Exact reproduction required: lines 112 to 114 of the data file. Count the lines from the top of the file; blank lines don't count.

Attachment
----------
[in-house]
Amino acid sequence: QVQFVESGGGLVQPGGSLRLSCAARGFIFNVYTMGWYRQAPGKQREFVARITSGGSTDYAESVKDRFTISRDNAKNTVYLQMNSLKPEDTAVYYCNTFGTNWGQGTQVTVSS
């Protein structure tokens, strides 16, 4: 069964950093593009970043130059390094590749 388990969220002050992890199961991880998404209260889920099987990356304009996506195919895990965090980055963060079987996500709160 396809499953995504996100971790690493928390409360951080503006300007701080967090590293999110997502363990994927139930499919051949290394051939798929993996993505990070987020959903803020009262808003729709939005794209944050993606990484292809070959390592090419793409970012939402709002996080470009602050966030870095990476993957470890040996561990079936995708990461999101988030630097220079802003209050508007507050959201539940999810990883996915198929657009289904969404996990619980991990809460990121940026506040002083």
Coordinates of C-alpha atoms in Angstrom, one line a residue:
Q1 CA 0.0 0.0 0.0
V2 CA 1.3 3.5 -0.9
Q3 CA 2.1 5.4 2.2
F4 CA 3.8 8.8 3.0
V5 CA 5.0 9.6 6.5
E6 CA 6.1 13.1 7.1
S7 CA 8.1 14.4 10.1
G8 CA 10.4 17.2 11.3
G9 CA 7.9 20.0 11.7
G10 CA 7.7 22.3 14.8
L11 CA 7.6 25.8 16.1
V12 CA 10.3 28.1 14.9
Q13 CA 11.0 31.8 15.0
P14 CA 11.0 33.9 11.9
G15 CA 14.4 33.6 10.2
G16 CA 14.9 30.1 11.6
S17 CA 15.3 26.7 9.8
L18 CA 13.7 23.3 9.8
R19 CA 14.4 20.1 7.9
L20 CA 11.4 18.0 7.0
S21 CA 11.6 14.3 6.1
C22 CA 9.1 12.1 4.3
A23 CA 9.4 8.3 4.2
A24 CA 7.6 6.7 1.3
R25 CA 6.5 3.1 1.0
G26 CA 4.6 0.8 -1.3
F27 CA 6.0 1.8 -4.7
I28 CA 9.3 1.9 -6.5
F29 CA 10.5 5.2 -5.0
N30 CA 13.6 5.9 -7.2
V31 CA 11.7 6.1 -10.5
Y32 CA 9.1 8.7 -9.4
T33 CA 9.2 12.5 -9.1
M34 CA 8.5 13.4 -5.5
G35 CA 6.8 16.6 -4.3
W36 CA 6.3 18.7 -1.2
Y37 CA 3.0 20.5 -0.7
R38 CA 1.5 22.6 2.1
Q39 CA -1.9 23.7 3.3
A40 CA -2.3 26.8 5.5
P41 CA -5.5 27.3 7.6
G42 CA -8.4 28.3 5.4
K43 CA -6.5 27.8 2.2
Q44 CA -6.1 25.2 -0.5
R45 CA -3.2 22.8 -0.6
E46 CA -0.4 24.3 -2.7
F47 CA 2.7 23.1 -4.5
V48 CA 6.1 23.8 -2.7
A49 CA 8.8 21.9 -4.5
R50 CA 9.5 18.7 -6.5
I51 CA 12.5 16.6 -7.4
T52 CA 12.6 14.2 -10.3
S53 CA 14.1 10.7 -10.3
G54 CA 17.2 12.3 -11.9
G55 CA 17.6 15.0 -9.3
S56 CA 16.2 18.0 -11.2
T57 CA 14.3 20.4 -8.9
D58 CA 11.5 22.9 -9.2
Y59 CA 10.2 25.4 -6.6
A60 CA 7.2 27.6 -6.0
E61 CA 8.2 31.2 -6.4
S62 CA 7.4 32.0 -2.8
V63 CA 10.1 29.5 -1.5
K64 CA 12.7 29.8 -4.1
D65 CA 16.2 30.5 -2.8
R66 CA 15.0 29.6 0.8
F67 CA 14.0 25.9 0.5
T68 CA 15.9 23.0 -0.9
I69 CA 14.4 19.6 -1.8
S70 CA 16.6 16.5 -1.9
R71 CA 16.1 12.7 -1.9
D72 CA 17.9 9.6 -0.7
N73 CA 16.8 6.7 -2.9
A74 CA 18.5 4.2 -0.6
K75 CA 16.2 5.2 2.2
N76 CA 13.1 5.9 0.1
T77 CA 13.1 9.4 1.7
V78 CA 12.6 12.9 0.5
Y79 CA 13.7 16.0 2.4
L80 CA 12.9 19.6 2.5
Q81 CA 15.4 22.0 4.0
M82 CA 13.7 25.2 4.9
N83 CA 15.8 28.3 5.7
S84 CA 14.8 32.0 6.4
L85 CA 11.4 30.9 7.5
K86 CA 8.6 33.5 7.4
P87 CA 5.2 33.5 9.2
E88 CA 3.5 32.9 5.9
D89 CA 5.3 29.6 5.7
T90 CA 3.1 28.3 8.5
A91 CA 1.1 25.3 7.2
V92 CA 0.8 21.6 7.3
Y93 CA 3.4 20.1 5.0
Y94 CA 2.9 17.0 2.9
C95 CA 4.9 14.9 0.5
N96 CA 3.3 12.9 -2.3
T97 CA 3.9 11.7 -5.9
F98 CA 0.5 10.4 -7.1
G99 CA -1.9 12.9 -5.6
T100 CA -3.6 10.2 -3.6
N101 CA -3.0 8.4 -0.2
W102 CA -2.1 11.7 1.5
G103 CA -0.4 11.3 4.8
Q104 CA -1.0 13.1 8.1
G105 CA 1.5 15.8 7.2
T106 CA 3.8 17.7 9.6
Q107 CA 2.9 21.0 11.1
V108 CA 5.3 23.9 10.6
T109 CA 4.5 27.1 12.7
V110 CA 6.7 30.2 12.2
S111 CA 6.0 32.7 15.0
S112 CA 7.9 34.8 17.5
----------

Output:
V108 CA 5.3 23.9 10.6
T109 CA 4.5 27.1 12.7
V110 CA 6.7 30.2 12.2